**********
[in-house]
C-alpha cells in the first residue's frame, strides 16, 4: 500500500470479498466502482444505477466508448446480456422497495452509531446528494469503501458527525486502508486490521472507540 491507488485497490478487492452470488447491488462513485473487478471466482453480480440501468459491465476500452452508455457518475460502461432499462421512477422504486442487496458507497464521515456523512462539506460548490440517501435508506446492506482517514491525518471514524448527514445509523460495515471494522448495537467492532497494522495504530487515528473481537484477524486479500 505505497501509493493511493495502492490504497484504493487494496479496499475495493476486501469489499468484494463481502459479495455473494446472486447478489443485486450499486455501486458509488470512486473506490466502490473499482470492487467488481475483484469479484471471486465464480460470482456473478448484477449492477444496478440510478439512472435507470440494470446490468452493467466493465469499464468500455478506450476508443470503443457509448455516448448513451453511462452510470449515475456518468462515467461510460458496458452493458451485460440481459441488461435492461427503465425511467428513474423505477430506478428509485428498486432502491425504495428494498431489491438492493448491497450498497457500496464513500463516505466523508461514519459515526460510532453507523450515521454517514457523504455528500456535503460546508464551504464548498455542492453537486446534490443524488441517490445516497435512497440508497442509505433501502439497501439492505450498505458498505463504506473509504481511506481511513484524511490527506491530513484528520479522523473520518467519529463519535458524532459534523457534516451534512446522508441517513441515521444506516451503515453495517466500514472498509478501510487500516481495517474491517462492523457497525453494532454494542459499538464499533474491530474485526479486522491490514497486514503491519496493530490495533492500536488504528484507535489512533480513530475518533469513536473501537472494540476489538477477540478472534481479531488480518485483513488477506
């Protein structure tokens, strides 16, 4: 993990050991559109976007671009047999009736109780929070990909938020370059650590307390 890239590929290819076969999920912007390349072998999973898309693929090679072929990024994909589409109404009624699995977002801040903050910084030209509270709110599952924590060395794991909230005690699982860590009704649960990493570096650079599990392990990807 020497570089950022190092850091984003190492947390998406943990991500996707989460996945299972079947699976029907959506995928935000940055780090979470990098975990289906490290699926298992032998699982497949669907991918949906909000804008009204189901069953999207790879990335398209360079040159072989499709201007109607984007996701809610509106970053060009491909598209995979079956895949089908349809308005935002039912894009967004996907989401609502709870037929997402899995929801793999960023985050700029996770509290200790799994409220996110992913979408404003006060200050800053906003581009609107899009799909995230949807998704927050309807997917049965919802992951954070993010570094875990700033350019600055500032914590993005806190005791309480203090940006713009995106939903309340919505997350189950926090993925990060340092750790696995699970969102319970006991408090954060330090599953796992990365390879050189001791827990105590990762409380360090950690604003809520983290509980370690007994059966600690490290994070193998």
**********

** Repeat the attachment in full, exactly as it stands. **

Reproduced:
[in-house]
C-alpha cells in the first residue's frame, strides 16, 4: 500500500470479498466502482444505477466508448446480456422497495452509531446528494469503501458527525486502508486490521472507540 491507488485497490478487492452470488447491488462513485473487478471466482453480480440501468459491465476500452452508455457518475460502461432499462421512477422504486442487496458507497464521515456523512462539506460548490440517501435508506446492506482517514491525518471514524448527514445509523460495515471494522448495537467492532497494522495504530487515528473481537484477524486479500 505505497501509493493511493495502492490504497484504493487494496479496499475495493476486501469489499468484494463481502459479495455473494446472486447478489443485486450499486455501486458509488470512486473506490466502490473499482470492487467488481475483484469479484471471486465464480460470482456473478448484477449492477444496478440510478439512472435507470440494470446490468452493467466493465469499464468500455478506450476508443470503443457509448455516448448513451453511462452510470449515475456518468462515467461510460458496458452493458451485460440481459441488461435492461427503465425511467428513474423505477430506478428509485428498486432502491425504495428494498431489491438492493448491497450498497457500496464513500463516505466523508461514519459515526460510532453507523450515521454517514457523504455528500456535503460546508464551504464548498455542492453537486446534490443524488441517490445516497435512497440508497442509505433501502439497501439492505450498505458498505463504506473509504481511506481511513484524511490527506491530513484528520479522523473520518467519529463519535458524532459534523457534516451534512446522508441517513441515521444506516451503515453495517466500514472498509478501510487500516481495517474491517462492523457497525453494532454494542459499538464499533474491530474485526479486522491490514497486514503491519496493530490495533492500536488504528484507535489512533480513530475518533469513536473501537472494540476489538477477540478472534481479531488480518485483513488477506
């Protein structure tokens, strides 16, 4: 993990050991559109976007671009047999009736109780929070990909938020370059650590307390 890239590929290819076969999920912007390349072998999973898309693929090679072929990024994909589409109404009624699995977002801040903050910084030209509270709110599952924590060395794991909230005690699982860590009704649960990493570096650079599990392990990807 020497570089950022190092850091984003190492947390998406943990991500996707989460996945299972079947699976029907959506995928935000940055780090979470990098975990289906490290699926298992032998699982497949669907991918949906909000804008009204189901069953999207790879990335398209360079040159072989499709201007109607984007996701809610509106970053060009491909598209995979079956895949089908349809308005935002039912894009967004996907989401609502709870037929997402899995929801793999960023985050700029996770509290200790799994409220996110992913979408404003006060200050800053906003581009609107899009799909995230949807998704927050309807997917049965919802992951954070993010570094875990700033350019600055500032914590993005806190005791309480203090940006713009995106939903309340919505997350189950926090993925990060340092750790696995699970969102319970006991408090954060330090599953796992990365390879050189001791827990105590990762409380360090950690604003809520983290509980370690007994059966600690490290994070193998």